Once recovery from an exception becomes a user-visible event then it becomes a target for testing. Traditionally, error handlers have been poorly tested as it is often extremely difficult to provoke suitable errors. Exception neutrality now shines brightly for two reasons: reduction of error paths and ease of testing. Since exception-neutral code has no explicit error paths then any path through the code - normal or exceptional - provides adequate coverage. Thus, error handling does not add to the McCabe complexity of the intermediates and only the recovery points need testing for exceptional cases. There are only a handful of such catch blocks in the system so only these few places that contain complex recovery code have to be tested independently. Doing this by using mock objects that always throw often means inserting abstract base classes or interfaces as substitution points for mock objects. The overall testing burden for error handling is thus lower, it is less invasive and the orphan child Recovery need no longer feel like Cinderella on a bad night. (One point to remember is that exception neutrality and exception safety are orthogonal issues. The lack of catch blocks or calls to uncaught_exception() does not imply that throwing an exception will not lead to subtle errors or resource leaks!)

Why don't programmers do this currently?

Given the glowing overview and snake-oil claims for this approach, why do programmers not use it? Habit and old idioms, low-level detail and suspicion of exceptions are some of the reasons. Lots of developers are quite conservative creatures of habit and stick to what they know. Others are attracted to the Lorelei call of the new. Only a few, or so it seems to me, take the time to analyse how they could improve the use of their current languages and tools.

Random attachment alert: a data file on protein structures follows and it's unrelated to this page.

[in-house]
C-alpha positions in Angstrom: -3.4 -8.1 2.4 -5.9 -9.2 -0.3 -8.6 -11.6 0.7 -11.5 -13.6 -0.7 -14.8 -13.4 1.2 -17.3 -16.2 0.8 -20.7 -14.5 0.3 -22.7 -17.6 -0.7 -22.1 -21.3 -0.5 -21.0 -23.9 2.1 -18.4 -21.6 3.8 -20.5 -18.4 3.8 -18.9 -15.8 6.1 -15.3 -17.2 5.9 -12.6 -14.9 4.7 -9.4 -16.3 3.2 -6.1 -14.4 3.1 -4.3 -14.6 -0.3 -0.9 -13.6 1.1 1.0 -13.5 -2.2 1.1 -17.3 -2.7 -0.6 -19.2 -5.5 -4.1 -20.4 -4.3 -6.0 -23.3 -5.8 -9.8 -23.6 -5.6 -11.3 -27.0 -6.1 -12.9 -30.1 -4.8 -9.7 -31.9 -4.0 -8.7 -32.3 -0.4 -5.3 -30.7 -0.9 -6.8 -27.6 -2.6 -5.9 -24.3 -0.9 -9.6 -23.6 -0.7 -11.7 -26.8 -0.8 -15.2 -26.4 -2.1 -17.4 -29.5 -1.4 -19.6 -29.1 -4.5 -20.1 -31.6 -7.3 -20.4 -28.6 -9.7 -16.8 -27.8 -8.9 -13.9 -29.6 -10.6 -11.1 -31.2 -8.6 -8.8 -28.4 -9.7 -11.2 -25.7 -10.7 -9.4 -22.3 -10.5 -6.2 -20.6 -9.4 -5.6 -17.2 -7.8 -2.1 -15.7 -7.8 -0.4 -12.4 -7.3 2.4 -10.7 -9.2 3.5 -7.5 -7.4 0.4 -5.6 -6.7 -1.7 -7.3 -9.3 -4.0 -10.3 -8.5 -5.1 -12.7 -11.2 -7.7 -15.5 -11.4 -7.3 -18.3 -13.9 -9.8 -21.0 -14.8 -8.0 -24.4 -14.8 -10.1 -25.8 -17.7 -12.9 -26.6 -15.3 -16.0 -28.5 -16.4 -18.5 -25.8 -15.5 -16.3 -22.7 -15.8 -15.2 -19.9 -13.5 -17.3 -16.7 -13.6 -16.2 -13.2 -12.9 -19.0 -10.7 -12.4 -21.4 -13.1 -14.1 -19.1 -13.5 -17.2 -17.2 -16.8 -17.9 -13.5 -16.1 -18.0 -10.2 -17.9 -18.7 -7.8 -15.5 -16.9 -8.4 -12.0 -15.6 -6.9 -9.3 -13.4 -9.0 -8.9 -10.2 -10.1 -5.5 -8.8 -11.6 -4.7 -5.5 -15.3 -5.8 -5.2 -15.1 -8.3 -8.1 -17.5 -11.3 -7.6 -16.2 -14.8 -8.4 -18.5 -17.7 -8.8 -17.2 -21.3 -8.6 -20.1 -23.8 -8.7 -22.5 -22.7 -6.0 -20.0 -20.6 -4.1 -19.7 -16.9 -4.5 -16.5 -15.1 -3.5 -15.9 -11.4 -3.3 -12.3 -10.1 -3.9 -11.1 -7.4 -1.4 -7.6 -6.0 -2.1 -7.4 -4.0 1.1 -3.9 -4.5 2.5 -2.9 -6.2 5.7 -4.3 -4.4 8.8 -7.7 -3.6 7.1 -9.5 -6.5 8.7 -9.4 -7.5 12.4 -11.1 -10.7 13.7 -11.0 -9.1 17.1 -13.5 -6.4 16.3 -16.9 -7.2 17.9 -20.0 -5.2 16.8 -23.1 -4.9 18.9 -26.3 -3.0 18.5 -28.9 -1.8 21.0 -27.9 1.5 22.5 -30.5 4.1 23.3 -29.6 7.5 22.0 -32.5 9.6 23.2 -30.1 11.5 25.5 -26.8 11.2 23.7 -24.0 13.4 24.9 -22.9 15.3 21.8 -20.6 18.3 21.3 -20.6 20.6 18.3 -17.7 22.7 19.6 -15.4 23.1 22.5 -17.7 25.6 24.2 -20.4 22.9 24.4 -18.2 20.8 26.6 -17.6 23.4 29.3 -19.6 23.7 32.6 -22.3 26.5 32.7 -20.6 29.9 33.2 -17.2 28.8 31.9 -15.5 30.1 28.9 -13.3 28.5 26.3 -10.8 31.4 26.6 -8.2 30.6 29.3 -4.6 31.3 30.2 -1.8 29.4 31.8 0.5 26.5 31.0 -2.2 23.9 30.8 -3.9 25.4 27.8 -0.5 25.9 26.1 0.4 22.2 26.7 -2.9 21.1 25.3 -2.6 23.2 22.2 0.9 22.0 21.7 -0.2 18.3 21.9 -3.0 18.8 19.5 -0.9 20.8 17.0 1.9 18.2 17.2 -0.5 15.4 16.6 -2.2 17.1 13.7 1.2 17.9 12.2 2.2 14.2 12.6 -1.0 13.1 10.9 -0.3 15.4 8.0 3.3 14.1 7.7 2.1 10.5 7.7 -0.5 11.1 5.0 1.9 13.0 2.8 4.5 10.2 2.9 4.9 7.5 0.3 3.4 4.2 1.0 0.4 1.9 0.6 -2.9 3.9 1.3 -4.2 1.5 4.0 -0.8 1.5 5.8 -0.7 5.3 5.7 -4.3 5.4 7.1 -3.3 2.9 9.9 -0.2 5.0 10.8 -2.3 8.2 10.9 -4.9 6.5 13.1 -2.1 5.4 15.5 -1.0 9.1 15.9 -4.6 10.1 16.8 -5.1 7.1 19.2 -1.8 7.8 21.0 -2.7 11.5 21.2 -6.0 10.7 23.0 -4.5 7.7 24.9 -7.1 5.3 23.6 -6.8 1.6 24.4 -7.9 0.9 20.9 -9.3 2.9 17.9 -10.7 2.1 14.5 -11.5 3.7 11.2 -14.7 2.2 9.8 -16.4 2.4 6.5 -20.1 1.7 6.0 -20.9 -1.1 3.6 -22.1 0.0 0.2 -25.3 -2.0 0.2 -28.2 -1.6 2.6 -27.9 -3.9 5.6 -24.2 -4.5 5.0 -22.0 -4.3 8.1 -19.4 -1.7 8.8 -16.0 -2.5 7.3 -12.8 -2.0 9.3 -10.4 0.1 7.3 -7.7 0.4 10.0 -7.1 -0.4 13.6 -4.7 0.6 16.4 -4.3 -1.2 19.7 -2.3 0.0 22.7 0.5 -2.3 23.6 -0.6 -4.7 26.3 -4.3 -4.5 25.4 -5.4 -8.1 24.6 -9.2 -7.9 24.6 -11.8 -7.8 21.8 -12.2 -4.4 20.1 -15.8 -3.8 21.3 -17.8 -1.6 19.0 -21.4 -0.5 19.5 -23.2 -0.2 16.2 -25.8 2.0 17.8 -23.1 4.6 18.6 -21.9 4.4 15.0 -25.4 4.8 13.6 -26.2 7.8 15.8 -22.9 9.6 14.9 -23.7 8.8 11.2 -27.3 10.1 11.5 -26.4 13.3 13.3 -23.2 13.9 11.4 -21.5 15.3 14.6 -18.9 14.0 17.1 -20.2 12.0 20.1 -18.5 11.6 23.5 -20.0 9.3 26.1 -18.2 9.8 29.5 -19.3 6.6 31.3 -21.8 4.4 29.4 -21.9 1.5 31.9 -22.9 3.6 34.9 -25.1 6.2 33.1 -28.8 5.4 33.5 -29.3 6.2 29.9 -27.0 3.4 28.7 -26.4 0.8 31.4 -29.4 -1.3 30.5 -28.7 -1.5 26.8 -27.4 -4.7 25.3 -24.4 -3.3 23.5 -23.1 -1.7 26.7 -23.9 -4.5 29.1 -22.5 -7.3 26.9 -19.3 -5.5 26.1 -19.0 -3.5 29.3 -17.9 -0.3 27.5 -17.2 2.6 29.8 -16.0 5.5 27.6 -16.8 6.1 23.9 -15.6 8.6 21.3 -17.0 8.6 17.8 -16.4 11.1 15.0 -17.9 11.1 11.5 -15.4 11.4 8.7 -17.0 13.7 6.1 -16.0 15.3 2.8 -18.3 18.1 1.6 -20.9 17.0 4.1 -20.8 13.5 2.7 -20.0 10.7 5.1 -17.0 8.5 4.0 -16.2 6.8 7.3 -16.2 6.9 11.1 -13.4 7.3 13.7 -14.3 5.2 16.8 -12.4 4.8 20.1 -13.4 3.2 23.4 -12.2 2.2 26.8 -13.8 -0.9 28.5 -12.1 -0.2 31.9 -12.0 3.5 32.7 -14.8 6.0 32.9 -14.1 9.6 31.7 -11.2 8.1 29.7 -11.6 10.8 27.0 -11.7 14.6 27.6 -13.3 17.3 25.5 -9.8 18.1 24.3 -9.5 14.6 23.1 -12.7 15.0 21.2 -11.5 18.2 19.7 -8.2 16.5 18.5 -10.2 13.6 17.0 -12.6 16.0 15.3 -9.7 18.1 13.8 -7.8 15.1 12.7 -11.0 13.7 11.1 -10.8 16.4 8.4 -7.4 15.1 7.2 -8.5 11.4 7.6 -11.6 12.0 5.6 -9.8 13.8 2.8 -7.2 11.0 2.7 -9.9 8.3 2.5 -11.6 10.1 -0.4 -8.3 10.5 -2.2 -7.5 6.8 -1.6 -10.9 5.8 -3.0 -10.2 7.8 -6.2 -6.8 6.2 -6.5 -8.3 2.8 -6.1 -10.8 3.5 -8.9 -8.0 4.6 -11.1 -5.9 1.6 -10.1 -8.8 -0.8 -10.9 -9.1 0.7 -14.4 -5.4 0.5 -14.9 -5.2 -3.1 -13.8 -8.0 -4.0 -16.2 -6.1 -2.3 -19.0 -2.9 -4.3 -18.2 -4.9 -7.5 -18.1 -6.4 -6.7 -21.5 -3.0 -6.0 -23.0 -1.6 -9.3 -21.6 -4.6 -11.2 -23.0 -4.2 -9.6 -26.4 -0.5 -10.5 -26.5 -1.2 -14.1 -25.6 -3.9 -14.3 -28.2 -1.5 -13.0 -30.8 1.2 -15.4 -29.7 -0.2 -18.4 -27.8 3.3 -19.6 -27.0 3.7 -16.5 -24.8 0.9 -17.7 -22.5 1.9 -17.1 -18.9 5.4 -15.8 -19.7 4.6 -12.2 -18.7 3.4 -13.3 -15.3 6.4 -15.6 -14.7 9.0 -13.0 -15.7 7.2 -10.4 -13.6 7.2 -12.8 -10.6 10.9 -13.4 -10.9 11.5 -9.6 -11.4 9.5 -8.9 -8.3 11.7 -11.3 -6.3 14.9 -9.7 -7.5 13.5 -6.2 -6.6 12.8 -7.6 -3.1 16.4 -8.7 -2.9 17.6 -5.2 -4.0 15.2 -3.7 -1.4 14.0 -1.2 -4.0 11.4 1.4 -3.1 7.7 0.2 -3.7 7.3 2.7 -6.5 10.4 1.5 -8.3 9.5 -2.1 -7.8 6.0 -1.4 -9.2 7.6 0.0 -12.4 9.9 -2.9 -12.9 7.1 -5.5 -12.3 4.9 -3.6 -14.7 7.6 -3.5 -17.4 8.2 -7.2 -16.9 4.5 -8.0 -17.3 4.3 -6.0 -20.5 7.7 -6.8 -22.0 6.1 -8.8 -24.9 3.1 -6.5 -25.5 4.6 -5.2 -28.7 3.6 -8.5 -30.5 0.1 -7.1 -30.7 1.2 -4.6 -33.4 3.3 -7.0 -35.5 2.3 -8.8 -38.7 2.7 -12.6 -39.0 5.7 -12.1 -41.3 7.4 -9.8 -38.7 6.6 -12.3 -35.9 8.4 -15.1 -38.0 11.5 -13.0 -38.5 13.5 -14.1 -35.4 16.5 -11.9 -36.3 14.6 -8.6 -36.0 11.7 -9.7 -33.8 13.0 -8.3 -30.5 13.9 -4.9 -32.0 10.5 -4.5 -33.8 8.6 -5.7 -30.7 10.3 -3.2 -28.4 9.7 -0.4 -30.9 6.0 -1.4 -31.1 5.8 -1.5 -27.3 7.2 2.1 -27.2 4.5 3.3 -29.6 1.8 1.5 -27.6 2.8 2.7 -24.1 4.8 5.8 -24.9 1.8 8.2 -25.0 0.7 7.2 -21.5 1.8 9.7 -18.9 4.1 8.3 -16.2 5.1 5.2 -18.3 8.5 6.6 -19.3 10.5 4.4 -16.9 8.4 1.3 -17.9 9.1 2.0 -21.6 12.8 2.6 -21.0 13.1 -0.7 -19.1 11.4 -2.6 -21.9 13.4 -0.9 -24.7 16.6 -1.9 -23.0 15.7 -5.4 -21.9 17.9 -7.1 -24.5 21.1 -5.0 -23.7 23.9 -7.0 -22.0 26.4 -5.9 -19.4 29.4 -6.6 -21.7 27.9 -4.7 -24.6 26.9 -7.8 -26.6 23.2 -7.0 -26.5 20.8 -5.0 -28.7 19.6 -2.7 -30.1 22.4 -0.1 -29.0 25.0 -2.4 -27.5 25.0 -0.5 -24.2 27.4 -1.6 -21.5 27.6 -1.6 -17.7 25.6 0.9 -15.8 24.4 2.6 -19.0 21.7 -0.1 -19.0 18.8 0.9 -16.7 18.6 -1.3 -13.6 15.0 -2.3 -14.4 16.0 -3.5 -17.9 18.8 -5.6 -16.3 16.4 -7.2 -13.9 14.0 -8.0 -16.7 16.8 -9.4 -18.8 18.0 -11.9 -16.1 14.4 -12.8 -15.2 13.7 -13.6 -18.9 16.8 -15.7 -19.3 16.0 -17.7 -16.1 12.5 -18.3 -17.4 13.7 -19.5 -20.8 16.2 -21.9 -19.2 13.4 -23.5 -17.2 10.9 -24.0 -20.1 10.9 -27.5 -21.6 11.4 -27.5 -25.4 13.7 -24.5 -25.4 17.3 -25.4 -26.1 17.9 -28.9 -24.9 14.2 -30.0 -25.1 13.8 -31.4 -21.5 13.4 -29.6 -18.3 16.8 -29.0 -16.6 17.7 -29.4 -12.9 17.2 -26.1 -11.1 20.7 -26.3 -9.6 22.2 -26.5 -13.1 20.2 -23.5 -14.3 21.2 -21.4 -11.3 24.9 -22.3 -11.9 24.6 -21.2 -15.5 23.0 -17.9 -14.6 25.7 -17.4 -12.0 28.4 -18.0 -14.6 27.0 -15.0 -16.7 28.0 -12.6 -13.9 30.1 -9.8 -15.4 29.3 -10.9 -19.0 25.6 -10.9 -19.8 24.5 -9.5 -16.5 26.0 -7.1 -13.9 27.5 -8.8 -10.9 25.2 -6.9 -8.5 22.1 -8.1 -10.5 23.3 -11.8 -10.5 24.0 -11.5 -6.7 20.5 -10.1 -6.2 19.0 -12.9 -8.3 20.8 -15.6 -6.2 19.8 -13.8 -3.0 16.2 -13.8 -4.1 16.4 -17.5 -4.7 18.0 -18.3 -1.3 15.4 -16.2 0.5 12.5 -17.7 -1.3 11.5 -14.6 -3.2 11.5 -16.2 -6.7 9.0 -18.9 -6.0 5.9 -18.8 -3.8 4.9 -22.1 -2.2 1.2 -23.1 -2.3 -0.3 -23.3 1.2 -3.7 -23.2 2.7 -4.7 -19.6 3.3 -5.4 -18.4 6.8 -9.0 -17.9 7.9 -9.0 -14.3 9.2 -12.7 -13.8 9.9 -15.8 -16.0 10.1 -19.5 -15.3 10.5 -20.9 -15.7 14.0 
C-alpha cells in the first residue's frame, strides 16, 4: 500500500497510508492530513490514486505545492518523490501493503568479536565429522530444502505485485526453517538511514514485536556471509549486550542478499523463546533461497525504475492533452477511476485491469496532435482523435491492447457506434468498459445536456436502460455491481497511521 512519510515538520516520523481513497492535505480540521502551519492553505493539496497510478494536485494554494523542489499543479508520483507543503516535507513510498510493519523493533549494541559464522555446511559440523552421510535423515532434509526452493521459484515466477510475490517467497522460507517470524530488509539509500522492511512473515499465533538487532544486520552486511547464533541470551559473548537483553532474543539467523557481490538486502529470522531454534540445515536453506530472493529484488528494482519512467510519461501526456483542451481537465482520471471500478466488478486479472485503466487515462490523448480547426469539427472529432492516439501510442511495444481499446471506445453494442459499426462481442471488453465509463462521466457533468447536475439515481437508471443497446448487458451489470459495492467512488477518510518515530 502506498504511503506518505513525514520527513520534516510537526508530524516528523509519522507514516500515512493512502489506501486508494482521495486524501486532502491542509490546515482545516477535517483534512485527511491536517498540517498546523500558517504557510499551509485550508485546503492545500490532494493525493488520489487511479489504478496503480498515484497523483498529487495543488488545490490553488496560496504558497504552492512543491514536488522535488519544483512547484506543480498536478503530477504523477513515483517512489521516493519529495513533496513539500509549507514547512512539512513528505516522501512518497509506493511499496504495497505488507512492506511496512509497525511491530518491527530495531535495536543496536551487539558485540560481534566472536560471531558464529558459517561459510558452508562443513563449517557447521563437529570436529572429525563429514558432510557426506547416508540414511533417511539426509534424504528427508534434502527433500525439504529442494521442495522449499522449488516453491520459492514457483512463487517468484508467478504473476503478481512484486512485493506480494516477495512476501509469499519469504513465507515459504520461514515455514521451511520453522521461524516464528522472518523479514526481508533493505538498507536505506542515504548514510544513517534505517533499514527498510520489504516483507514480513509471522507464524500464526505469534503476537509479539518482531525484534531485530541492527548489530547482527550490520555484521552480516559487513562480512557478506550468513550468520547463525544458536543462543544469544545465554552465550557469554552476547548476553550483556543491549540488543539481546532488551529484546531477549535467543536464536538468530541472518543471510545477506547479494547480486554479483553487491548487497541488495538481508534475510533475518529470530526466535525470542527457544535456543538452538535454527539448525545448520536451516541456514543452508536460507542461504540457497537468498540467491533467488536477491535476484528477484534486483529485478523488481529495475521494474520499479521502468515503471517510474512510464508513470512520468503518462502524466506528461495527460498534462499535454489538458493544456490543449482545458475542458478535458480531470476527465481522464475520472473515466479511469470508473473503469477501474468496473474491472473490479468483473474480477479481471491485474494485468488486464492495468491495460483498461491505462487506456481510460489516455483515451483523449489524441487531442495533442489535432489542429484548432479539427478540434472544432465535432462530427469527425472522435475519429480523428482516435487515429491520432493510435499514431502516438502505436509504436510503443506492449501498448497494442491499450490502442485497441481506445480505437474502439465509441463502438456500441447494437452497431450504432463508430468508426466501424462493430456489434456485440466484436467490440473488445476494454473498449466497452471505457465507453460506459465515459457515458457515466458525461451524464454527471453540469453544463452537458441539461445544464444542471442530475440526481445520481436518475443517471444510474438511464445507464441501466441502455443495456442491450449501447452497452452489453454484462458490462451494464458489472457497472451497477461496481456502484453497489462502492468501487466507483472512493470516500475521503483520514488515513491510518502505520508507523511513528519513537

Habit and old idioms Developers have been using return codes for years and they are comfortable with them. Return codes are simple and fit well with local control structures. I am not advocating abandoning return codes as they should be the first port of call when handling errors. Exceptions are useful as an escalation request only when all local attempts have failed, in a similar manner to avoiding bothering your boss until you've tried everything at your disposal and need outside help.

Low-level detail By this I mean being submerged in lots of low-level detail and not being able to see the larger design-level decisions. This is why I advocate determining the recovery points early on in a design as it brings complexity-relieving structure to an otherwise bald and unconvincing area of programming. Knowing that help is only a throw away does much to alleviate the angst of error handling.

Suspicion of exceptions This is a definite issue with some developers, primarily those who are very concerned about performance and memory size. In order to reason about this we need to examine a little how exception handling is typically implemented and its associated costs.